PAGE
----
RE: [DMCForum] Re: UTI
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RE: [DMCForum] Re: UTI



While it is true more foreign students are studying engineering, or more
correctly the hard sciences, there is still a lack of people in these
fields.  I think some of it has to do with how not glamorous it is.  You
probably won't become a millionaire as a biologist.

American students seem to steer clear of the hard sciences.  It was the same
way when I was in college / university X years ago.  The only time it was
difficult getting in any engineering or science class was in the first year.
Almost all first year classes weed out those not really interested in
engineering.

The introductory classes, as with most other degrees, are getting you
acquainted with the basics.  Your early engineering classes will be most all
math, science, and mechanics and can seem very dry.  Once you get past all
of that it can get really fun.

I am not very good at math either but had little problem in my engineering
courses.  For example, I fully understood mechanics but when my calculus
instructor would present a similar problem in his terms, which were geared
towards general math and not necessarily engineering, I struggled.  I
literally took an engineering course in mechanics and a high level calculus
class with the exact same theory being explained, albeit in a different
manner, and understood one easily and the other was a pain in my ass.

You can do it, if you want to.  If you really are not interested in it, or
are just attracted by the image of engineering, you may not get through it.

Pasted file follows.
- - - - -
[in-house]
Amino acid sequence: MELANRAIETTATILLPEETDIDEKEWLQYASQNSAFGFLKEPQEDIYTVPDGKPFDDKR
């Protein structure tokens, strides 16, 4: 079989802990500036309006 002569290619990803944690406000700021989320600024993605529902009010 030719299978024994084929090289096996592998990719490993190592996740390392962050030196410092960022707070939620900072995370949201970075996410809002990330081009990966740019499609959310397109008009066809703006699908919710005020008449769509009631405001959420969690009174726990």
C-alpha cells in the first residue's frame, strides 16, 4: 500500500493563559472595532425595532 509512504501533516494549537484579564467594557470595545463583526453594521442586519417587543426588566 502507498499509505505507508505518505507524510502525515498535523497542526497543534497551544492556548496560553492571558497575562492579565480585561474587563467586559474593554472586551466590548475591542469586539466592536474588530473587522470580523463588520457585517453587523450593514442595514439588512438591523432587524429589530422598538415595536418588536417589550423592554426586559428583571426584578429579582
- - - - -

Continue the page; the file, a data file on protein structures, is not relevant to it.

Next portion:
You are the only one who can make that decision.  A few "counselors" said I
should give up on engineering as well.  I thought wow, how supportive.  Why
don't I go into something that everyone else is doing so I can reduce my
future options.

You should also look into Co-Op if your college has this program.  I did a
quick Google search and found the average starting salary for an EE is about
$50k.  Fresh out of college that will feel like a million bucks. :)

Greg


-----Original Message-----
From: DMCForum@xxxxxxxxxxxxxxx [mailto:DMCForum@xxxxxxxxxxxxxxx] On Behalf
Of therealdmcvegas
Sent: Friday, October 28, 2005 3:39 PM
To: DMCForum@xxxxxxxxxxxxxxx
Subject: [DMCForum] Re: UTI

Sounds to me like you don't want to be an engineer. So don't do it.
besides that, the job market for engineering sucks. Every foriegn
student from abroad is becoming one, or already is. So the entire
market is a bit more than saturated.

However, car repair is a nice avenue... See, most old mechanics don't
know modern car electronics, and HATE ODB-II control systems, and
related components. However, if car repair is something you want to
do, and you're already familiar and comfortable with these systems,
you could really take that kind of a carrier by storm. Especially if
as we start to seek out and utilize alternative (to gasoline) fuels,
if you're experienced in these areas.

See if there is something simular to do in college, since you're
already there. Otherwise, don't enter into a career based around a
subject that you are not all that fond of. You'll be miserable the
rest of your life, and frustrated every day you show up for work.

-Robert



--- In DMCForum@xxxxxxxxxxxxxxx, "Josh Porter" <joshp1986@xxxx> wrote:
>
> I know that math is something that I will always need to know but
> Engineering is all math. I can do math but it is not my favorite
> subject. My dad told me to think. If all the careers paid the same,
> what would I want to be doing right now? Working on old cars. Now I
> know that I don't know much about DeLoreans because they are a
> different car then any other that I have worked on. I also had the
> right tools needed for the job.
>
> Josh



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